In traditional izakaya style, Kurobuta offers a wide selection of small, tapas style plates, ideal to eat family-style – my favourite way of eating anything. Ordering at Kurobuta presented more of a challenge than usual, as everything is so appetising – and the combinations so unusual.

After much debate (the waiter had to come and go a few times) we settled on six dishes between the two of us, as well as a few bottles of Asahi black for the mister. Couldn’t get much more out of him on the subject beyond “it’s beer”, but the Asahi black is a dark lager beer – if you’re a fan of Guinness then this is worth tasting.

Kurobuta Pork Scratchings

The first dishes to arrive where the porky scratchings with yuzu kosho dip. Pork scratchings isn’t something I’d ever end up buying in a shop, or attempt at home, but every time it’s on the menu I inevitably end up ordering it (with no regrets). Duck and Waffle do great ones in my opinion (okay, okay, they’re pigs ears if you’re being picky about it), but the Kurobuta ones are in a league of their own. The light crispness is reminiscent of tempura batter, but the way it melts pleasingly on the tongue, along with the distinctively porky aftertaste confirms that it is not. If I come back as a pig in my next life, then this is the fate I would hope for – to end up as these porky scratchings. Served with a yuzu kosho dip, these aren’t overly sickly either, and felt relatively guilt-free – though make no mistake, these most definitely are not!

Kurobuta Jersualem Artichoke Chopsticks

The porky scratchings were shortly followed by Jerusalem artichoke chopsticks, served with a truffle ponzu dip. I don’t know how they managed to squeeze so many of my favourite things into one dish, and once it arrived I was even more delighted to find that the artichokes had been shaped into attractive chopstick shapes and deep-fried. These were beautiful, although I must admit I much preferred the yuzu kosho dip from the porky scratchings, and found myself dipping these into that sauce instead.

Kurobuta Miso-glazed hot wings

The next dishes followed in quick succession: yellowtail sashimi with kizami wasabi salsa and yuzu soy, miso grilled hot wings, wagyu beef sliders and a spicy tuna maki rolled in tempura crunchies. The yellowtail was seasoned nicely, although the slivers of sashimi weren’t particularly generous, nor was it the best quality yellowtail I’ve ever had, but was artfully presented and pleasantly piquant.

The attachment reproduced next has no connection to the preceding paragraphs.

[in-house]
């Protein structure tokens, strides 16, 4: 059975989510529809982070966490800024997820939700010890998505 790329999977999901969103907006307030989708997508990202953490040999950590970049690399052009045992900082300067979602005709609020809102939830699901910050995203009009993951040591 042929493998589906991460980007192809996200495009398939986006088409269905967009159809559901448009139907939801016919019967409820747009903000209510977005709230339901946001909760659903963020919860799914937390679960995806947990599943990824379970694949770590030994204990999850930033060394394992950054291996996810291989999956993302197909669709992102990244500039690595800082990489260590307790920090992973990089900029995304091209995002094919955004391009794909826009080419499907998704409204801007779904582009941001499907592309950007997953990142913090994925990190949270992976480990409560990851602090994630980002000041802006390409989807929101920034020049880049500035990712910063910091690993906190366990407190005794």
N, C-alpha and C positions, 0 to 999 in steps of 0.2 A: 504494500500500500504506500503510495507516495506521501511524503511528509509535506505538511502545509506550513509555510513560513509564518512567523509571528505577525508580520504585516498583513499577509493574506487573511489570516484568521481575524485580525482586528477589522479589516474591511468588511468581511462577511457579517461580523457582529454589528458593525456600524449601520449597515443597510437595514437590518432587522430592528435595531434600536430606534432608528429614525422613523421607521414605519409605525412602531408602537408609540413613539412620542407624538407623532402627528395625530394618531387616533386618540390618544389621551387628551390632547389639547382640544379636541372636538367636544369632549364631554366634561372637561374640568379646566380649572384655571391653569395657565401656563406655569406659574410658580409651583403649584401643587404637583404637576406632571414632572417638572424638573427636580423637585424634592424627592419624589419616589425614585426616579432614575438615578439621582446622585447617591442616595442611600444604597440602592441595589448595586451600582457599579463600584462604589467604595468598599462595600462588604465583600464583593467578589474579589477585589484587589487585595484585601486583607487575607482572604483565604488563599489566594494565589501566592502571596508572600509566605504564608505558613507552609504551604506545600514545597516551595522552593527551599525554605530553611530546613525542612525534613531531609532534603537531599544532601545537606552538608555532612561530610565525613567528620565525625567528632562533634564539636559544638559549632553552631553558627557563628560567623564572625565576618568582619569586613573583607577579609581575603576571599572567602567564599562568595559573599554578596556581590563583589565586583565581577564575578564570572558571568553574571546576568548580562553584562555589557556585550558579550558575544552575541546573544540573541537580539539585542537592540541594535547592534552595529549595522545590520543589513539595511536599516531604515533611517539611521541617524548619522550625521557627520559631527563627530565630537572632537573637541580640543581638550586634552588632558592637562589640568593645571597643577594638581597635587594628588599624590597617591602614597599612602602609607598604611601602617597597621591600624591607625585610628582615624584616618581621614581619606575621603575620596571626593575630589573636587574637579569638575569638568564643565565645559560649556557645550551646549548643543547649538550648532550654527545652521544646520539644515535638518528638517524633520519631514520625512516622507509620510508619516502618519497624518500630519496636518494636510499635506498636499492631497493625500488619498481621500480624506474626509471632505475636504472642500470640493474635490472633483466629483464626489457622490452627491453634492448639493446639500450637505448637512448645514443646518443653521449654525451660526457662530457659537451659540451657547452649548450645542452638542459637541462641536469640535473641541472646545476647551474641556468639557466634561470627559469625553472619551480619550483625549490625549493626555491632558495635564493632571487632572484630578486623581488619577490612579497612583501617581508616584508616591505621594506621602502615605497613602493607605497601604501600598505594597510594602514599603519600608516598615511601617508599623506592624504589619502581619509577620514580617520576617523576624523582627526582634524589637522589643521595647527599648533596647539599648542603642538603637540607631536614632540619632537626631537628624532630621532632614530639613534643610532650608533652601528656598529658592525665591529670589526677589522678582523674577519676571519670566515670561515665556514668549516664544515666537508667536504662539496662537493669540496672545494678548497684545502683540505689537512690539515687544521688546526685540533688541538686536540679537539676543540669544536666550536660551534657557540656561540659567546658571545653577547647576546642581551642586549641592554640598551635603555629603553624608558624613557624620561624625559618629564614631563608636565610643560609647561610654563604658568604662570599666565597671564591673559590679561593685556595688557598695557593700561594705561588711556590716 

Spicy Tuna Maki Kurobuta

The flavours and texture of the spicy tuna maki was really pleasing, although I couldn’t help but wish the spicy sauce (sriracha, I’m assuming) was integrated within the roll instead of spread liberally on top. That being said, I really enjoy this fusion trend of coating the outside of the maki in tempura batter – I love the flavour and texture combination of the buttery batter next to the cool flesh.

Kurobuta Miso-glazed hot wings

The wagyu beef sliders and the miso grilled hot wings were clearly the more masculine choices, and while tasty I couldn’t say I’d order them again. The wings were the perfect balance of smoky and spicy, while the miso glaze gave the dish a bit more depth – but it wasn’t anything particularly spectacular.

Kurobuta Wagyu Beef Sliders

The Wagyu beef sliders had been the source of much excitement all week. The mister was unbelievably excited about what the menu promised as a steamed bun, served with crunchy onion, pickled cucumber and umami mayo. What arrived fell far short of spectacular, and if we go again we’d spend the £20 on some of the more Japanese offerings instead.

For dessert, we both went for the yuzu and coconut mochi ice cream, which is always a winner.

Kurobuta Mochi Ice Cream

Kurobuta was a fun dining experience. In my opinion, the Western twist on Japanese dishes outdid the Japanese twists on Western classics, but I would definitely go again with close friends and family.

Including a side of rice and drinks, Kurobuta set us back £120 including service.

Kurobuta is located at 17-20 Kendal Street, Marble Arch, London W2 2AW, with another branch in Chelsea.

3.75 Stars (3.75 / 5)